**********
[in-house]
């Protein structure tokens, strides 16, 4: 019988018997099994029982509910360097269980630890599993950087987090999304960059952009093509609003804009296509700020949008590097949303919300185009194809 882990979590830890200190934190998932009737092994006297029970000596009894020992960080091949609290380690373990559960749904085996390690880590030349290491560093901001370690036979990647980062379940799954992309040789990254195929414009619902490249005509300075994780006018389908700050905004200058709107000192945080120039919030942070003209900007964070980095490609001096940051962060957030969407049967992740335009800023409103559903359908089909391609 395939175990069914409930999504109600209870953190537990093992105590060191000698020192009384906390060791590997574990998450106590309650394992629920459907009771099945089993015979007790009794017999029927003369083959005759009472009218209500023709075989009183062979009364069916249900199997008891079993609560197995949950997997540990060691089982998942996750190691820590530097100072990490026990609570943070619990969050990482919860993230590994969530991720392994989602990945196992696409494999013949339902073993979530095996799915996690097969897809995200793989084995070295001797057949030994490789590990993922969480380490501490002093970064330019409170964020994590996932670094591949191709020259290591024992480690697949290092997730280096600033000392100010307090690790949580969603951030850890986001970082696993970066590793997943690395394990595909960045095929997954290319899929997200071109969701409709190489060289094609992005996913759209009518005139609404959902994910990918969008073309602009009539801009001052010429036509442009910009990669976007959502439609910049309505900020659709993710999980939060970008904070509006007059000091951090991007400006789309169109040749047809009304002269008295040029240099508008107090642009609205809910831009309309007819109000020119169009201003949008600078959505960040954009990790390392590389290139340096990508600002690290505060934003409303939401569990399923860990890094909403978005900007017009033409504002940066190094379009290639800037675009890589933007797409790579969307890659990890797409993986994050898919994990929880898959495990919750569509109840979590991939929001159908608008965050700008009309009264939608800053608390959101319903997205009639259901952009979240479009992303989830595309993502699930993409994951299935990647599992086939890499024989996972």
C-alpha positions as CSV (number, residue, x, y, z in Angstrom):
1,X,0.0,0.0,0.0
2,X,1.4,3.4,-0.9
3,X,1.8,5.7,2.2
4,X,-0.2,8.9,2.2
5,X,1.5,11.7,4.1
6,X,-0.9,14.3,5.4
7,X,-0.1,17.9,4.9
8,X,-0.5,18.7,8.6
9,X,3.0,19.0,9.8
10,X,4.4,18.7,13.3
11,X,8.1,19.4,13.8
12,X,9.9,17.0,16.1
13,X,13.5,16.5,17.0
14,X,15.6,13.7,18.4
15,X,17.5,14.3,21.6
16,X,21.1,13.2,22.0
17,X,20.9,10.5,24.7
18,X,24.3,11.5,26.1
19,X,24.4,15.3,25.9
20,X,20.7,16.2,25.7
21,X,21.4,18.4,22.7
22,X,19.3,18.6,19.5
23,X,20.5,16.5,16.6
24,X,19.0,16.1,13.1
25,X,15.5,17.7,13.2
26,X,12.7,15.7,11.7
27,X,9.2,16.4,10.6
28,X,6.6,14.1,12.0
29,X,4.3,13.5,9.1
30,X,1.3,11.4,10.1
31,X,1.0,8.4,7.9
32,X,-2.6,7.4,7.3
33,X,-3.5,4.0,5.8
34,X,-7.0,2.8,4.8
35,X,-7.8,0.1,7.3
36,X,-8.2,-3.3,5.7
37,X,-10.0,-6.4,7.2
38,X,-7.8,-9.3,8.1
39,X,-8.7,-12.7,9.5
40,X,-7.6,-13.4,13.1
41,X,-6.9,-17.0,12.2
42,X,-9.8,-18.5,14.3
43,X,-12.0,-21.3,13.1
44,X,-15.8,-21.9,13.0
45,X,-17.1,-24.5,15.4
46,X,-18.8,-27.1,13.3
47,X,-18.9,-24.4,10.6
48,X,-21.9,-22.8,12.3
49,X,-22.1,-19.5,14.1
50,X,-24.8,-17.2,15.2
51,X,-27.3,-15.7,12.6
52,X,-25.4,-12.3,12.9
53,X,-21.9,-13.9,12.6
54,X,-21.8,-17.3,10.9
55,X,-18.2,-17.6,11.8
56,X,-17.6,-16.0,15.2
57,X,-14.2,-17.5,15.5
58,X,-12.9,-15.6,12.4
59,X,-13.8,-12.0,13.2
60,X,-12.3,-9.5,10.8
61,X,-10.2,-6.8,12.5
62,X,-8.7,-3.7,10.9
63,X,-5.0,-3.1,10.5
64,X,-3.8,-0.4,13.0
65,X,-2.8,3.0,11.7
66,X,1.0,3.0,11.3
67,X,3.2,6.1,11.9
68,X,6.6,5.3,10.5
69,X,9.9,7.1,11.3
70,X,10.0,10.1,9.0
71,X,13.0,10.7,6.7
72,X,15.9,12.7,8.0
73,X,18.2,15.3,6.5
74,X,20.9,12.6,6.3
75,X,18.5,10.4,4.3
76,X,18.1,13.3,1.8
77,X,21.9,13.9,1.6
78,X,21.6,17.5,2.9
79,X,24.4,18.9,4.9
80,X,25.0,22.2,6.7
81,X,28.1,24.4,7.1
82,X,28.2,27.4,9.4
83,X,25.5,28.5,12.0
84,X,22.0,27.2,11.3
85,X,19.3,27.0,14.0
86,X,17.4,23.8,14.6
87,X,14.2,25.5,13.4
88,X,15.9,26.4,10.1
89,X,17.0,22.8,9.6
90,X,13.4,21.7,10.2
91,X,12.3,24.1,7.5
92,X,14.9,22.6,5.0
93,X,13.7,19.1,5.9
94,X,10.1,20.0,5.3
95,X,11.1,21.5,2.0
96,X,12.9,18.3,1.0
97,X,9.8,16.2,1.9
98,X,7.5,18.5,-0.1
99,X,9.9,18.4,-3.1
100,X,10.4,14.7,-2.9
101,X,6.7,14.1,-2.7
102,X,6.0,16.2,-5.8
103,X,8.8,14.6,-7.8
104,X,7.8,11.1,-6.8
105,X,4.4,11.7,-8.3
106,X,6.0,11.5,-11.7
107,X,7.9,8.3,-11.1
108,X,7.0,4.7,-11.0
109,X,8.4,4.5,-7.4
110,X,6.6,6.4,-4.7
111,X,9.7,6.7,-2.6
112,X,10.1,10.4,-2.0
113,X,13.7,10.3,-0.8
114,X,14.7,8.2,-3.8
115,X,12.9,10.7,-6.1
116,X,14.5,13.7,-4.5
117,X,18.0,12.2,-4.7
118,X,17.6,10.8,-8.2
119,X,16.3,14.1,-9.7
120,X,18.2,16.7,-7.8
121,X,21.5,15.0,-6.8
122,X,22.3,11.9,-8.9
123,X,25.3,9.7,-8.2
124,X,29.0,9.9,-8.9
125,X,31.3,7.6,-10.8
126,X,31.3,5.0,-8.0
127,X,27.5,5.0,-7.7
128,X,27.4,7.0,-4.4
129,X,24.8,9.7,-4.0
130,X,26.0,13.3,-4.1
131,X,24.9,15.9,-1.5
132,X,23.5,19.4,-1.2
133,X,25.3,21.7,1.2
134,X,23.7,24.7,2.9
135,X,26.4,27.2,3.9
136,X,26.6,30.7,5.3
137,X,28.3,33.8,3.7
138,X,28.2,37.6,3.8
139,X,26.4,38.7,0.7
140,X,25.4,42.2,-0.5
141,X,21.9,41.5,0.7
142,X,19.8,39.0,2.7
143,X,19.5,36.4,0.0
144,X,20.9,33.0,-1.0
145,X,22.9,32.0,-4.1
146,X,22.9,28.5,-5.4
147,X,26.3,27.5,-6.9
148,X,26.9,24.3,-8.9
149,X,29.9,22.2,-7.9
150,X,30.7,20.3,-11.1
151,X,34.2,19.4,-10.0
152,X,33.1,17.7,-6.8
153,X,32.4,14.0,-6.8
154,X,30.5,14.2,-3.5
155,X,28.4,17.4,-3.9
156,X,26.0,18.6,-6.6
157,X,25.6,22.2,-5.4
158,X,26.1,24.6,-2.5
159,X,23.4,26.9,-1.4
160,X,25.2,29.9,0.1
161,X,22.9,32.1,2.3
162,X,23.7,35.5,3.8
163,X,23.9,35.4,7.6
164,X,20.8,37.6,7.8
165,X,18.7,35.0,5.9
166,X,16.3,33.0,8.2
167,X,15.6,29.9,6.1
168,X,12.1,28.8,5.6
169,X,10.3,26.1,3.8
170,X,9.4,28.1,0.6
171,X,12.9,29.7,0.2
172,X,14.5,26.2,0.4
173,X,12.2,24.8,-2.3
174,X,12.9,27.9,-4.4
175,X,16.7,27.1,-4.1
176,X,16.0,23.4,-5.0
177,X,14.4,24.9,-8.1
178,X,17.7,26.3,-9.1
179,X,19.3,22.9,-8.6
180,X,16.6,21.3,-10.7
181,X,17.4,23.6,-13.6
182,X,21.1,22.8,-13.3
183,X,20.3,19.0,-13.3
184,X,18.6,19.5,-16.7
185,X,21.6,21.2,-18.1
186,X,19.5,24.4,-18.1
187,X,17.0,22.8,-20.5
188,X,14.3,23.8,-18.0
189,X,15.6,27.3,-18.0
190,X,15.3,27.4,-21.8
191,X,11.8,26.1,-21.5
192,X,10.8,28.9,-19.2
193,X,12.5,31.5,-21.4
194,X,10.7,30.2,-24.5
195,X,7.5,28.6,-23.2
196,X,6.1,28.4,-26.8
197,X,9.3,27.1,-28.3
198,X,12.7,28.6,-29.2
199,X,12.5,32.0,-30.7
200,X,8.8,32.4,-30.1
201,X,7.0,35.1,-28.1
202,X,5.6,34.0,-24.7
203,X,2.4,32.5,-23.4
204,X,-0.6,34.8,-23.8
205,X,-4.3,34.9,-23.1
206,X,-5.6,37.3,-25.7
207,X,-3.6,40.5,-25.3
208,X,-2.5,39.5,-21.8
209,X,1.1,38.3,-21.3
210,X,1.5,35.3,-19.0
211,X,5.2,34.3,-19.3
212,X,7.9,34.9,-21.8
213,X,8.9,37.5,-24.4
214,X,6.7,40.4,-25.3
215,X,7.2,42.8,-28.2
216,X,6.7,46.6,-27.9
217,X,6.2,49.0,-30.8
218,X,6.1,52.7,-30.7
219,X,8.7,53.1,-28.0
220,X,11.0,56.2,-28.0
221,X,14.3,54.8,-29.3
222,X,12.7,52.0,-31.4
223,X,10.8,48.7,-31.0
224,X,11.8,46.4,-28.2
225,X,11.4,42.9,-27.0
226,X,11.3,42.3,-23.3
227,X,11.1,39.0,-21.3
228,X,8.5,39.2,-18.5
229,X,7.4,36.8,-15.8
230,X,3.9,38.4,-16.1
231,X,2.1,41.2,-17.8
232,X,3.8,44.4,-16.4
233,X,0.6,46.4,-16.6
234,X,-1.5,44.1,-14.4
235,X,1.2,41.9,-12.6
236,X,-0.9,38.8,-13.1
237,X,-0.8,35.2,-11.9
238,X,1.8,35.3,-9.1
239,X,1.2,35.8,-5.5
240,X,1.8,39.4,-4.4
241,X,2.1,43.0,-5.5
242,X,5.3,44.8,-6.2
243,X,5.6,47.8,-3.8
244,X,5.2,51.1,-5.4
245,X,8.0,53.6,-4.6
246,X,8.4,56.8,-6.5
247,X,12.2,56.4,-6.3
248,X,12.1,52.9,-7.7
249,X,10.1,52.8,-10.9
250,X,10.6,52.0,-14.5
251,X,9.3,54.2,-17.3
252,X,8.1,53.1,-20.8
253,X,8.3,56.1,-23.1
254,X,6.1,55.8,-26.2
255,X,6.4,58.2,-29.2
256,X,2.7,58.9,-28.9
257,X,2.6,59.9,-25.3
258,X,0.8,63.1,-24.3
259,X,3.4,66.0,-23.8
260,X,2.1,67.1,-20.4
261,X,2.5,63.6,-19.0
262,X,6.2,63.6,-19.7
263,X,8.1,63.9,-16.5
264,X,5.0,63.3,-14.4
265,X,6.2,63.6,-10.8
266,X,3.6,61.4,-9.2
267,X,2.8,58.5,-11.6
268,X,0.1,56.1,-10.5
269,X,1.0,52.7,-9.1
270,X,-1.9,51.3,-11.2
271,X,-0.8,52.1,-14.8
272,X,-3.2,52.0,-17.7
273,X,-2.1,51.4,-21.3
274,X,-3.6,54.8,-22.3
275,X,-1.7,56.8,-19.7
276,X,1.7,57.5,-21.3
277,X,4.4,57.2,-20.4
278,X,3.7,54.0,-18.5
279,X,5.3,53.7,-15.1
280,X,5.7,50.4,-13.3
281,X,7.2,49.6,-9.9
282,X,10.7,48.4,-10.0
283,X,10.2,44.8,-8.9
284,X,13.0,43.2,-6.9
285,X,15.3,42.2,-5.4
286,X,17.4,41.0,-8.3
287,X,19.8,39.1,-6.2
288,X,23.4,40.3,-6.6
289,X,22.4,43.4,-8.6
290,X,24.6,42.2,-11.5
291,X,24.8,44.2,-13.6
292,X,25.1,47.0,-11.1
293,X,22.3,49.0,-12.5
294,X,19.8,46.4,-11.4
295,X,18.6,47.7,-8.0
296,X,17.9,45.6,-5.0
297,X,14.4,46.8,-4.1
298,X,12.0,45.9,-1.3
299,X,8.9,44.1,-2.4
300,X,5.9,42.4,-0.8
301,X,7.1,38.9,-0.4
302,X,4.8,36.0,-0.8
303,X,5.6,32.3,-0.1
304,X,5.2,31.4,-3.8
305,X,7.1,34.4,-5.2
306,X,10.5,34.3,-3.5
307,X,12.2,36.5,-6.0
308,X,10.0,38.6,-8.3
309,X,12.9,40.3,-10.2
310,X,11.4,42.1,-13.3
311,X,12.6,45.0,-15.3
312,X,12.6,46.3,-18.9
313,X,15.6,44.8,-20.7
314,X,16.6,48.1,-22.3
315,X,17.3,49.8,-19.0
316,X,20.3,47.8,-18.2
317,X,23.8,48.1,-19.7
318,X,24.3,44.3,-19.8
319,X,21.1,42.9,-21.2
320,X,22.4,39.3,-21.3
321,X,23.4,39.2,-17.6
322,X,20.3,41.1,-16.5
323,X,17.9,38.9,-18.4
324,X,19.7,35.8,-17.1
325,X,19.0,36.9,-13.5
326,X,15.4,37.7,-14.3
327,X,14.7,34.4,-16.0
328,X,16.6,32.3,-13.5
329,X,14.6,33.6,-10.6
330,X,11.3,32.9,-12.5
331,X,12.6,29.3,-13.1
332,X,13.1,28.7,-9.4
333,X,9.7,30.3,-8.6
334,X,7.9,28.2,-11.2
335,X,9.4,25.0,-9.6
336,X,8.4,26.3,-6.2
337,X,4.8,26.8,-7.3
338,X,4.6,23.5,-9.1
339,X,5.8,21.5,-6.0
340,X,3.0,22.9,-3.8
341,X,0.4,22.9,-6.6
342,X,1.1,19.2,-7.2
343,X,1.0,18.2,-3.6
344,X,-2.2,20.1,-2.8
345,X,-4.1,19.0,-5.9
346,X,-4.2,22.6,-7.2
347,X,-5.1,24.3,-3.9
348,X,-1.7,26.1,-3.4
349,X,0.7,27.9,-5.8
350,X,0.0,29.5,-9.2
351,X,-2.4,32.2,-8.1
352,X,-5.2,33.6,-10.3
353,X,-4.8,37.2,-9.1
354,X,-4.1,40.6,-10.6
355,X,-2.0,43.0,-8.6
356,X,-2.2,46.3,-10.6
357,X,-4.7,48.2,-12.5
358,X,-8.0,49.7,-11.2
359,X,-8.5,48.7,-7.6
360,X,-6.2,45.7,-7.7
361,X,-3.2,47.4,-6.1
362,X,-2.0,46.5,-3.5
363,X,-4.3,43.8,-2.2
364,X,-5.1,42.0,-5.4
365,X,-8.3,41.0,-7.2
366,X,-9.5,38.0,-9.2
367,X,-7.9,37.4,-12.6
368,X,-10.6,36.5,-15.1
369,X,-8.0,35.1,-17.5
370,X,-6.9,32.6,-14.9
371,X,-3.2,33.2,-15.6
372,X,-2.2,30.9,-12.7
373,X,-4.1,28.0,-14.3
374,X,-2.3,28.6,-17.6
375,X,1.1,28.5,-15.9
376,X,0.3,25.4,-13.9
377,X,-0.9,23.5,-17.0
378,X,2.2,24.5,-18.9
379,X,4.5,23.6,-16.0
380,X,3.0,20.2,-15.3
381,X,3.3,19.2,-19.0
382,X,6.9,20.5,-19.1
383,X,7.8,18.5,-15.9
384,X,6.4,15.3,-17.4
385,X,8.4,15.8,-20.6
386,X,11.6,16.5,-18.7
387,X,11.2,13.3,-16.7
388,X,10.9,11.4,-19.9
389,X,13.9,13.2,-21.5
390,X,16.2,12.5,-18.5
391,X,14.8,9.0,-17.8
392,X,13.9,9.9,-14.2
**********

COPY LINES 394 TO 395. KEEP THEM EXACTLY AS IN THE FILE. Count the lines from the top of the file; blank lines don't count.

391,X,14.8,9.0,-17.8
392,X,13.9,9.9,-14.2